Modern technology such as the LCD gauge cluster, means the display can be customised to better suit the AMG’s sporting bent. Toggle through to Sport or Sport+ mode and the gauge display changes, glowing red, more purposeful and more, um, sporty.

The twin 12.3-inch screens are masterful in both design and display, now covered with a single piece of glass rather than the old model’s two separate pieces.

The S63 though, despite the undoubted quality of the cabin, is all about the driving. Most S-Class owners in Australia drive their own vehicle, and the S63 is perhaps the most glowing example of why you would.

On the subject of driving, a quick test of the autonomous driving system illustrates it is a step up from the excellent E-Class system we've tested before, indicating the incremental step forward each generation brings. It’s a very safe, linear experience, and you can even roll through roundabouts with it working. It’s very clever and a pointer in the direction of the future.

There’s no doubt that 4MATIC – AWD in everyone else’s world – is the best way to harness the thunderous torque delivery. We nail the throttle out of an intersection into a hard right turn, and there’s barely a hint of protest from the tyres, such is the smartness of the system. While there are few things more likely to get you grinning like a loon than a lurid power slide from a RWD performance saloon, safe deployment of power is the name of the game at this end of the price spectrum.

AWD doesn't dumb down the steering either, which remains sharp and direct – certainly more so than you’d ever expect from a large, long wheelbase sedan of this ilk. We spent some time on wet roads at launch too, and there’s absolutely no doubt AWD is the way to go as soon as its available in RHD.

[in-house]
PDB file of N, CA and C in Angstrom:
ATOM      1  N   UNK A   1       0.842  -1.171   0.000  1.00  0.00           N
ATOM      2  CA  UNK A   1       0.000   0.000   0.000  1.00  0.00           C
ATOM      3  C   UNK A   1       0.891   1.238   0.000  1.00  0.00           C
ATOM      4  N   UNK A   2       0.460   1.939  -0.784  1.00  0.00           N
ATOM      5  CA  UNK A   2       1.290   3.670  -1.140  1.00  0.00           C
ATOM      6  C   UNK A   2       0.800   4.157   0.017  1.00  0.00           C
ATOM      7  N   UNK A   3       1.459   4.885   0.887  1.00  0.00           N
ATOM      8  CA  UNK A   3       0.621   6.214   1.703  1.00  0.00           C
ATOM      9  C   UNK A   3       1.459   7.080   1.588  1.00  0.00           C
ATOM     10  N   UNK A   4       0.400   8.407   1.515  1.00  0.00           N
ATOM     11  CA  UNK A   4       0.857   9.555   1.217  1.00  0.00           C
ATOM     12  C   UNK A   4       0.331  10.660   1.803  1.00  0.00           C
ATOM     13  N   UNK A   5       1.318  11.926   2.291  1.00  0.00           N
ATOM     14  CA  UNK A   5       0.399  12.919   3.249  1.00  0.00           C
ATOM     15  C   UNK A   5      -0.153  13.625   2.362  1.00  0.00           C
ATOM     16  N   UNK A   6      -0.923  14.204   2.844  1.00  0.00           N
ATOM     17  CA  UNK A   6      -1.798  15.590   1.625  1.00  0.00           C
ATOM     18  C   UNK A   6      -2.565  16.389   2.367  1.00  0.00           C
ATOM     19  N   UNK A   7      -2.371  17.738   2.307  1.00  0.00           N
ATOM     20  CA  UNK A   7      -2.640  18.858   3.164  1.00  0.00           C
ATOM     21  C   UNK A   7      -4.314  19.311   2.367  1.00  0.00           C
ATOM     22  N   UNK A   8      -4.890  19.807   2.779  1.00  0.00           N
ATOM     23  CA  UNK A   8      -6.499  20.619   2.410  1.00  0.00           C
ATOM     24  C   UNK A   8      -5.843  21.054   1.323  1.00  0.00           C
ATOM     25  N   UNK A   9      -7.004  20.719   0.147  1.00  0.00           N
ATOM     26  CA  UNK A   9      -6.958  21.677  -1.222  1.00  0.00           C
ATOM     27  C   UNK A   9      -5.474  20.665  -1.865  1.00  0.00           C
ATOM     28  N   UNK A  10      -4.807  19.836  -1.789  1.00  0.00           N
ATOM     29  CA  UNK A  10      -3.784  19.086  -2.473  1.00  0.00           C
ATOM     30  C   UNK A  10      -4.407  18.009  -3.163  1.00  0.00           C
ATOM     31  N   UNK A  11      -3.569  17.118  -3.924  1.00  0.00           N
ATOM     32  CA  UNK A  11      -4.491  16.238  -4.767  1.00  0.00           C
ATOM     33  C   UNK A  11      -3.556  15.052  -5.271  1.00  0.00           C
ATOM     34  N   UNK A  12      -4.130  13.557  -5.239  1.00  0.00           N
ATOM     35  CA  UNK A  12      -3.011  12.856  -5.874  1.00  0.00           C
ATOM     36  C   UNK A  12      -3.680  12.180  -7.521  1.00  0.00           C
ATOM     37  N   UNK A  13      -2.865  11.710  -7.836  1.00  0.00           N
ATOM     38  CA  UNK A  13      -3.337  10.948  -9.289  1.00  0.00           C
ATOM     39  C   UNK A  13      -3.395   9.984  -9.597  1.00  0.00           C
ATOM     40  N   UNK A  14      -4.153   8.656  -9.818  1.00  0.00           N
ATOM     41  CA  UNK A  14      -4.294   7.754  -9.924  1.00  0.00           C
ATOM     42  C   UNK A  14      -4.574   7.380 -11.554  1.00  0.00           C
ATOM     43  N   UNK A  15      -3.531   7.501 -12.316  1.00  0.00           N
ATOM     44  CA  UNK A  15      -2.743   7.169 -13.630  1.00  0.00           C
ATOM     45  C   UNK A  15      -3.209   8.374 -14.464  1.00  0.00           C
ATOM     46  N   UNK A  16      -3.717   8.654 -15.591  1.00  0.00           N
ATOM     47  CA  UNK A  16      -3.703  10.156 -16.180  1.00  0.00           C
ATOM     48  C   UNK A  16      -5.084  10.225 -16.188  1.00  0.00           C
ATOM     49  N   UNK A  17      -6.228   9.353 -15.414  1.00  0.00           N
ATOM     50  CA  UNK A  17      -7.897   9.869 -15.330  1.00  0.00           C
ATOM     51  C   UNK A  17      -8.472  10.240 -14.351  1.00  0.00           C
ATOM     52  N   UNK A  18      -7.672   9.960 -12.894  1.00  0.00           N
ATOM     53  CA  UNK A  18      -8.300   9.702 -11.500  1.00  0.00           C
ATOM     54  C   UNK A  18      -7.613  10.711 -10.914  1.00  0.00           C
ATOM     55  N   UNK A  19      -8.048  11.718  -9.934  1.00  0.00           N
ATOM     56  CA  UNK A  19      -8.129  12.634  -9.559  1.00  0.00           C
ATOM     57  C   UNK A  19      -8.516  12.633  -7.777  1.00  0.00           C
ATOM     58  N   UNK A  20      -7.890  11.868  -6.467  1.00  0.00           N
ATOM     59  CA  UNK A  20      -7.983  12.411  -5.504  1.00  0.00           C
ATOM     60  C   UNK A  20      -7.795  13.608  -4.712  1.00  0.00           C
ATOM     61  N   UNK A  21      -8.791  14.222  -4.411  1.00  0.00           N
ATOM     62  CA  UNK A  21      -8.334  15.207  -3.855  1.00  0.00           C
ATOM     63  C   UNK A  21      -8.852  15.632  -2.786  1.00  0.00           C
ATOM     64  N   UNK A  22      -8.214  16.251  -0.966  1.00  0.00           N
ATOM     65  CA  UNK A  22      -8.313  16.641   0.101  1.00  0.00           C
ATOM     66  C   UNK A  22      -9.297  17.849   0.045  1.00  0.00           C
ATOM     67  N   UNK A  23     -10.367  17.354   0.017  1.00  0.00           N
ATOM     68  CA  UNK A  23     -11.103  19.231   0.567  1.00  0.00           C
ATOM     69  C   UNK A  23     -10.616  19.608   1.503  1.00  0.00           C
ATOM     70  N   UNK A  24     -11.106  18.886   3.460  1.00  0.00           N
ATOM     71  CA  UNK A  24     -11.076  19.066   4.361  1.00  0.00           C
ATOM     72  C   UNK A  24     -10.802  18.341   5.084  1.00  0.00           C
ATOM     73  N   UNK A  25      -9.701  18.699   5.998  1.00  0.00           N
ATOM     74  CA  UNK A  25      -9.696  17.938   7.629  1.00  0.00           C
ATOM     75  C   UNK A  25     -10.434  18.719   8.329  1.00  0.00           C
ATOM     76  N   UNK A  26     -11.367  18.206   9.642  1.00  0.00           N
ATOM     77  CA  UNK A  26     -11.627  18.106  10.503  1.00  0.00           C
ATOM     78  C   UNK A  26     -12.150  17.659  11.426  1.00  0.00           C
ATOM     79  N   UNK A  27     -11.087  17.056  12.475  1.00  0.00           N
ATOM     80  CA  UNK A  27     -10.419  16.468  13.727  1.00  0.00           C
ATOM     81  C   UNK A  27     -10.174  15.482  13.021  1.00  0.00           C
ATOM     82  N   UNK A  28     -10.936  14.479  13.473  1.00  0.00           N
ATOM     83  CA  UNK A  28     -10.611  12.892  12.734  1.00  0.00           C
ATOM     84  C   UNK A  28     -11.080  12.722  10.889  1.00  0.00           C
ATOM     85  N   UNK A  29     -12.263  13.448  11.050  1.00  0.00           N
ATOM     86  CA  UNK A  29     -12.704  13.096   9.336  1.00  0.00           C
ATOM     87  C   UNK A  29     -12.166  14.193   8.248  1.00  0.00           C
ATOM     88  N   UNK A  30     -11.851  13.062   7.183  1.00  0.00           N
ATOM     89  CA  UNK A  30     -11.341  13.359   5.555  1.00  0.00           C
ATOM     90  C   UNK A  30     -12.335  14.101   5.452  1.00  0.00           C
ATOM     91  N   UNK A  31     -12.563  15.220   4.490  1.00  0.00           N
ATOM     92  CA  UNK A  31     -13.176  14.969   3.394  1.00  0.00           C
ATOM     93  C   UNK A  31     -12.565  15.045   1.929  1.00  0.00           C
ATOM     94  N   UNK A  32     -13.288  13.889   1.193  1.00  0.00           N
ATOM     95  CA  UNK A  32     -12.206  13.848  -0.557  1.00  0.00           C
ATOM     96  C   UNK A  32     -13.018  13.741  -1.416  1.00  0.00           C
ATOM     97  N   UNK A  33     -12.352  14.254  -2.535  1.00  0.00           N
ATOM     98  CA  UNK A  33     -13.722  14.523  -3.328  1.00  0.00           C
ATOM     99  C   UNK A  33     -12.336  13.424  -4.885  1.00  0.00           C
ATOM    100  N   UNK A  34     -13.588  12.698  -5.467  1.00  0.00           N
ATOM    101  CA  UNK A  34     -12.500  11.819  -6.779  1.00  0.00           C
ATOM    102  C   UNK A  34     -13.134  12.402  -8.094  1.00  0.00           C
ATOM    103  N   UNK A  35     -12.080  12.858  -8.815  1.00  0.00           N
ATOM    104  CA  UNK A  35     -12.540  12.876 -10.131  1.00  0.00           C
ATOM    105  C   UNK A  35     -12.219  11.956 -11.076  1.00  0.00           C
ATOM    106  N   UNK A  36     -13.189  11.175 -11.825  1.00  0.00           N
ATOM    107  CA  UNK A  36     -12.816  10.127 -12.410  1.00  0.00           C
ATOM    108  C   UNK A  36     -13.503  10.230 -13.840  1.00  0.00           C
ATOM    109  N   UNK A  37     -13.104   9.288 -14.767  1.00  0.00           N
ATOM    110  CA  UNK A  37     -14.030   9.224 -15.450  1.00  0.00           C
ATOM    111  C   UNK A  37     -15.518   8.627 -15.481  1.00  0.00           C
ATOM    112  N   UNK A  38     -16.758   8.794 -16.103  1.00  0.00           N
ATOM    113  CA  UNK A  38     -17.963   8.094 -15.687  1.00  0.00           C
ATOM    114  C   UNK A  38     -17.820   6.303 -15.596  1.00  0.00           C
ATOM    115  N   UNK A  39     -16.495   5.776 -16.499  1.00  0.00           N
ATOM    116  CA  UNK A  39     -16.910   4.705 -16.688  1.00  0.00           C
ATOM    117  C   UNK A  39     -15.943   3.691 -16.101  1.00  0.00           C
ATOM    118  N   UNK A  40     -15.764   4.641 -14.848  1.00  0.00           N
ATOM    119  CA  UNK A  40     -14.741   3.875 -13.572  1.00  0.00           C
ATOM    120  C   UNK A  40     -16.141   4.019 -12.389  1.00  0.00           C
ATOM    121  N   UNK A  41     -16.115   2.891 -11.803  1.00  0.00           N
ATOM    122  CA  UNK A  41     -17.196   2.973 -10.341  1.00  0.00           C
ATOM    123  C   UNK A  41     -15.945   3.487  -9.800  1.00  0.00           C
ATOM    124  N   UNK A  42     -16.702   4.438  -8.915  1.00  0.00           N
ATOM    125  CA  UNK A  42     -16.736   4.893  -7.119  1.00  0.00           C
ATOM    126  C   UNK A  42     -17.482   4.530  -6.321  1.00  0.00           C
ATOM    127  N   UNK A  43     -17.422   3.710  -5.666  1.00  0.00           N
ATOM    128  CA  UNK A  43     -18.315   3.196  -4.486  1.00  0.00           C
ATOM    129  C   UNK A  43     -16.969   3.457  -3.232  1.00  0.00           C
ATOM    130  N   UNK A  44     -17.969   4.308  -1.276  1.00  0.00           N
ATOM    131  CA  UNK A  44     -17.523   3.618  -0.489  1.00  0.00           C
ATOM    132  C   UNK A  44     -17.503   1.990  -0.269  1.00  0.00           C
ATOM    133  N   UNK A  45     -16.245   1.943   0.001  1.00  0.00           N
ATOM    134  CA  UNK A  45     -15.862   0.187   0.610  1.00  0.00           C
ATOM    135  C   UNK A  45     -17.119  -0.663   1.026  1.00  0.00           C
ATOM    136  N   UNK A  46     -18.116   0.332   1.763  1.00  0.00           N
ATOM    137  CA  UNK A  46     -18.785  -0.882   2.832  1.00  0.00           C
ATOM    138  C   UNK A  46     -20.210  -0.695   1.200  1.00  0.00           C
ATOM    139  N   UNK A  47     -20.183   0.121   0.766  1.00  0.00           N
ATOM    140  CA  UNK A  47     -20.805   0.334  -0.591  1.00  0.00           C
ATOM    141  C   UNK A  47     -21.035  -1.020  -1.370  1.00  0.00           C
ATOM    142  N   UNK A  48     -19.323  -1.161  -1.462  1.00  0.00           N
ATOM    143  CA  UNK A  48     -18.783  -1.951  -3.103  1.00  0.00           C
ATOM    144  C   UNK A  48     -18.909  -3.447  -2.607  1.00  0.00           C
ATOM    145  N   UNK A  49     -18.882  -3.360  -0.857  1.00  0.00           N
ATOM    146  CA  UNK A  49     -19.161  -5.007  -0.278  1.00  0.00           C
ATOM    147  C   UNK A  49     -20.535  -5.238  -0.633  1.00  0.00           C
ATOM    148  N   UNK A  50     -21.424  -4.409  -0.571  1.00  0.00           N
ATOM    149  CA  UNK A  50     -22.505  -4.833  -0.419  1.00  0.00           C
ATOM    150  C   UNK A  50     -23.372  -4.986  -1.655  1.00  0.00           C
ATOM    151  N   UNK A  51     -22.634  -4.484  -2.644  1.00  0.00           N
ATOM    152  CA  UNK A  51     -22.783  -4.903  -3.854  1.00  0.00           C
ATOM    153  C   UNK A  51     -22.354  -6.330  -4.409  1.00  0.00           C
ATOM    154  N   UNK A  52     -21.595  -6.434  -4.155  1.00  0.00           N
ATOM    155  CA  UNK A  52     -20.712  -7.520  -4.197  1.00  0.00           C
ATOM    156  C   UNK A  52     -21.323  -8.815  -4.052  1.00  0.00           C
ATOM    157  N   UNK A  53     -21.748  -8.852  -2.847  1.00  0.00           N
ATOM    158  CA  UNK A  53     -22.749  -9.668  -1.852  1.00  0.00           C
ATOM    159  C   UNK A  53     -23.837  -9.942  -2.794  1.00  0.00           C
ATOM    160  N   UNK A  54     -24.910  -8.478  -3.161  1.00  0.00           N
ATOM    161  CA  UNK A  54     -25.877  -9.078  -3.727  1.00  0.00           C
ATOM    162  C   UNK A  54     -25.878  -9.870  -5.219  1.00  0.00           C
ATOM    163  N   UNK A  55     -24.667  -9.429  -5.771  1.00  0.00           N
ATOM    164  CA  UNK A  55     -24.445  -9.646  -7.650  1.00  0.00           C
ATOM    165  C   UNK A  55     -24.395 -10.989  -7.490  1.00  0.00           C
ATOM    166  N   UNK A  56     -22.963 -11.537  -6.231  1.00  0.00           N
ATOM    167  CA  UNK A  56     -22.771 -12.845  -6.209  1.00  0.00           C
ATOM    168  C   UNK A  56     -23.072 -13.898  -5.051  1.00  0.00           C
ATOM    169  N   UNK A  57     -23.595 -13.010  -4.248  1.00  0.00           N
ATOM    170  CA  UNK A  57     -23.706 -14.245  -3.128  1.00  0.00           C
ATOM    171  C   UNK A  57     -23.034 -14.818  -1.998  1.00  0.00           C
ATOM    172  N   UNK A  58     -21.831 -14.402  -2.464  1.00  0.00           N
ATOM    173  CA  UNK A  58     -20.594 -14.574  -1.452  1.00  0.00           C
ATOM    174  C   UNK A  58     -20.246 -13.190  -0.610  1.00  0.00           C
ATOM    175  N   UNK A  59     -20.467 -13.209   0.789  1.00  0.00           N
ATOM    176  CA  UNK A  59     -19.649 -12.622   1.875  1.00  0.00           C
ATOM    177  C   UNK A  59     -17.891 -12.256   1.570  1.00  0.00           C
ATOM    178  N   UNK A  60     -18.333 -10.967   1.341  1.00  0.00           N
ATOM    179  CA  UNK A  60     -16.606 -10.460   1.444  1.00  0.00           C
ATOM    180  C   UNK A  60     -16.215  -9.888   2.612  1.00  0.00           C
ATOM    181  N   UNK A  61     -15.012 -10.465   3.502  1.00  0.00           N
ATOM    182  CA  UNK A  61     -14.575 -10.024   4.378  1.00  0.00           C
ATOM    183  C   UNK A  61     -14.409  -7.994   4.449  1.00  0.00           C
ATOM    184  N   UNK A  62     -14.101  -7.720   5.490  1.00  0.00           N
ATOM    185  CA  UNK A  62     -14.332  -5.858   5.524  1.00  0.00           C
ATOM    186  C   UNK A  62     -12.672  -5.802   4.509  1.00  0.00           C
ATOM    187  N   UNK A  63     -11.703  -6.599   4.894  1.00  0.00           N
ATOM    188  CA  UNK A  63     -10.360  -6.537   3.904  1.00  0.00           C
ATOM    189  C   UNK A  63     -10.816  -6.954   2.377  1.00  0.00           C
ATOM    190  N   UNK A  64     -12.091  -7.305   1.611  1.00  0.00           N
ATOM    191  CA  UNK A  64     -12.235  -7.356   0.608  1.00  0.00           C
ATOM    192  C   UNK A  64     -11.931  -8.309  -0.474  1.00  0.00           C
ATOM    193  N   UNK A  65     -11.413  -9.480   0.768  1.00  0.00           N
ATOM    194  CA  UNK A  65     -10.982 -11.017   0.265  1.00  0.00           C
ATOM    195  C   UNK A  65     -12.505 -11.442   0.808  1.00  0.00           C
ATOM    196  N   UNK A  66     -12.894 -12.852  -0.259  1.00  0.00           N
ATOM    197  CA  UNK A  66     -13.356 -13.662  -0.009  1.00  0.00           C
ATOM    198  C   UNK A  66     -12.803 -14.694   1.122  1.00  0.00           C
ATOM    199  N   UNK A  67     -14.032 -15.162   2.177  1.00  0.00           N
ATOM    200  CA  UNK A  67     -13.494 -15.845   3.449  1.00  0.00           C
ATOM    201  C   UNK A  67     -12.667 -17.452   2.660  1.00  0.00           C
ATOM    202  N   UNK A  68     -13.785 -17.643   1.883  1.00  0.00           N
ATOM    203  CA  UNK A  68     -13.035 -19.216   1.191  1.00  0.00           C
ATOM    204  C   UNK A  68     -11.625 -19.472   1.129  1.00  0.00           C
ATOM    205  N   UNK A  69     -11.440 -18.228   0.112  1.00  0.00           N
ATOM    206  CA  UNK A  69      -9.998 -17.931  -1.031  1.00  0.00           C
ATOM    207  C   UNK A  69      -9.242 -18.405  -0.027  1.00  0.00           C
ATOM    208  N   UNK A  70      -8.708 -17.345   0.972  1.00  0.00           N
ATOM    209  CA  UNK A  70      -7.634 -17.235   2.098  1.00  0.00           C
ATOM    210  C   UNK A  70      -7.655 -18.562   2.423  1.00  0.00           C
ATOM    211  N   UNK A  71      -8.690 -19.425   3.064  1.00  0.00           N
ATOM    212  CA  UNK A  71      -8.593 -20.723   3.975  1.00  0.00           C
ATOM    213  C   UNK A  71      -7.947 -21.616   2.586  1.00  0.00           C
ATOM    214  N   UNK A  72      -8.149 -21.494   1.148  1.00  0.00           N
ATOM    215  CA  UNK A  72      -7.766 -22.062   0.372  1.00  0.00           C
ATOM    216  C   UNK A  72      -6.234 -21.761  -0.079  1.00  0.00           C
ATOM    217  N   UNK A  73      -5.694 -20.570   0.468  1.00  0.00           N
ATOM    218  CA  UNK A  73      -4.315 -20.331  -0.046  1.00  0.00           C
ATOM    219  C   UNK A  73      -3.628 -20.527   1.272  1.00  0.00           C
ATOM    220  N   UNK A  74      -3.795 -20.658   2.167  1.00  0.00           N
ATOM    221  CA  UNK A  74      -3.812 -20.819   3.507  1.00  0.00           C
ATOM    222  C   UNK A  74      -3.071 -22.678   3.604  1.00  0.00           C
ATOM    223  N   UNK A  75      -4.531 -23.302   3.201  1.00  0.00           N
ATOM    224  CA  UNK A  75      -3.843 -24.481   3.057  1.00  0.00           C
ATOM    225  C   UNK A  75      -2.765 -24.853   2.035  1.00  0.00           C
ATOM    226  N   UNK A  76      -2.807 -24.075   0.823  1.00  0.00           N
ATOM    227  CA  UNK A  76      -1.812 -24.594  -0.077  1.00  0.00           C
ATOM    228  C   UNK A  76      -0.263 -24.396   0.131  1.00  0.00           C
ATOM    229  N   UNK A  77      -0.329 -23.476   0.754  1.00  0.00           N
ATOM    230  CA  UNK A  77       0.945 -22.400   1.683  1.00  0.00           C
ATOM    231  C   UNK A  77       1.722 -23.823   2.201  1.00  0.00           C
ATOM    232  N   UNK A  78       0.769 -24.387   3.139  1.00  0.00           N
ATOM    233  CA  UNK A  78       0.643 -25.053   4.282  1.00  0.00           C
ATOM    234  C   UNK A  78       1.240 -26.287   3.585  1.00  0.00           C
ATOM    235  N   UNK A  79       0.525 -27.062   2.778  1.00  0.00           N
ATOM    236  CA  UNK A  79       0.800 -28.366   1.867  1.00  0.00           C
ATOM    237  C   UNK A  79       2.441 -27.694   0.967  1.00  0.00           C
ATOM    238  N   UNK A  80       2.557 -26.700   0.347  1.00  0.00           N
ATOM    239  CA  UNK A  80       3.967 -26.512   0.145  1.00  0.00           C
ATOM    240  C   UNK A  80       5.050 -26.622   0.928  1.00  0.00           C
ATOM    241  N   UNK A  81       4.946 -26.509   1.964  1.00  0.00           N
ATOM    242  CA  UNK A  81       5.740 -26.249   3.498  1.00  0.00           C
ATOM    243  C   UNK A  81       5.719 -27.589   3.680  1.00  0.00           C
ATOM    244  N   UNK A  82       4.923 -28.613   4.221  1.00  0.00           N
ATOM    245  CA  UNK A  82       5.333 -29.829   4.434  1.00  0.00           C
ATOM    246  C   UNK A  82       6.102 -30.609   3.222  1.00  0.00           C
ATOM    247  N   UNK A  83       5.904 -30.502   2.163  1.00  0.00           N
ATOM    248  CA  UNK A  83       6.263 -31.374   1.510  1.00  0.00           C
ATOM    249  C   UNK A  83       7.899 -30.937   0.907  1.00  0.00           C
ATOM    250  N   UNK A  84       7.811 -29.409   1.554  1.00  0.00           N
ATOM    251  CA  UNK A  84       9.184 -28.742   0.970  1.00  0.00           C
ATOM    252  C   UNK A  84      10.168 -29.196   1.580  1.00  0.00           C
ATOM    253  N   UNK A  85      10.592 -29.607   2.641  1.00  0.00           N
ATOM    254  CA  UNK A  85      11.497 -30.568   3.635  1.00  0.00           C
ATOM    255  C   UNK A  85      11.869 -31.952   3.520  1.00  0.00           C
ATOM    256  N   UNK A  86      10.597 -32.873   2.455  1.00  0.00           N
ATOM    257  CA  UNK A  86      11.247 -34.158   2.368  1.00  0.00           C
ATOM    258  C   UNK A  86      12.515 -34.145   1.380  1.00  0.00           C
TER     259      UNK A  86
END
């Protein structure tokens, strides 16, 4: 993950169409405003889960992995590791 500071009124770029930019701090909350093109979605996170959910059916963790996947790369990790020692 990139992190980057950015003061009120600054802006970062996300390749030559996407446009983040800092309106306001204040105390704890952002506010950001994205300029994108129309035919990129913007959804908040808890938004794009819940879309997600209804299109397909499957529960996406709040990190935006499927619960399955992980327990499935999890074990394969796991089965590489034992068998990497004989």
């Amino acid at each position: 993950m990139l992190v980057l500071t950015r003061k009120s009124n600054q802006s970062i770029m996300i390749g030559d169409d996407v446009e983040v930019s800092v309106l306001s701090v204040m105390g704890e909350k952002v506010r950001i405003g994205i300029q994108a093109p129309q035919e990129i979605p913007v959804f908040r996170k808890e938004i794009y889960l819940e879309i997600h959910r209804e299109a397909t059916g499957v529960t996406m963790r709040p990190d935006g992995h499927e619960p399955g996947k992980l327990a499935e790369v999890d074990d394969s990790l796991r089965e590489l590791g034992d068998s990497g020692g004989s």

There is brutal power on offer; it’s visible at all times really, simply a prod of the accelerator away, but it never overwhelms the feeling of luxury or quality either. Everything about the S63 feels sporty in fact, sportier than you’d demand from this platform and the exhaust note is of course amazing.

The different drive modes really change the character of the S63 too, and switching into either Sport or Sport+ results in sharper response, firmer suspension with less lean, sharper road holding, and snappier gear changes with an even more aggressive throttle blip. Most impressively, while the S63 is absolutely a large car, it never feels cumbersome or boat-like. It tends to shrink around you, and you only ever notice its heft on tight side streets in town.

The Mercedes-AMG S63 is a very special car in every sense of the world. The interior, especially, feels luxurious and bespoke, and the drive experience is every bit as engaging as it should be. Thud the door closed, and unless you want to assault the throttle pedal, you’re cocooned in calm and quiet, with not a care in the world as to the maelstrom outside.

Switch to Sport+ mode though and work that throttle and the gates of hell open. There’s no doubt in my mind that the S63 does exactly what it needs to do and what its makers intended from the outset. The theory of the world’s most luxurious mass-produced limousine having such sporting intent might not make sense on the surface, but I dare you to drive one and not agree that the S63 has nailed the brief.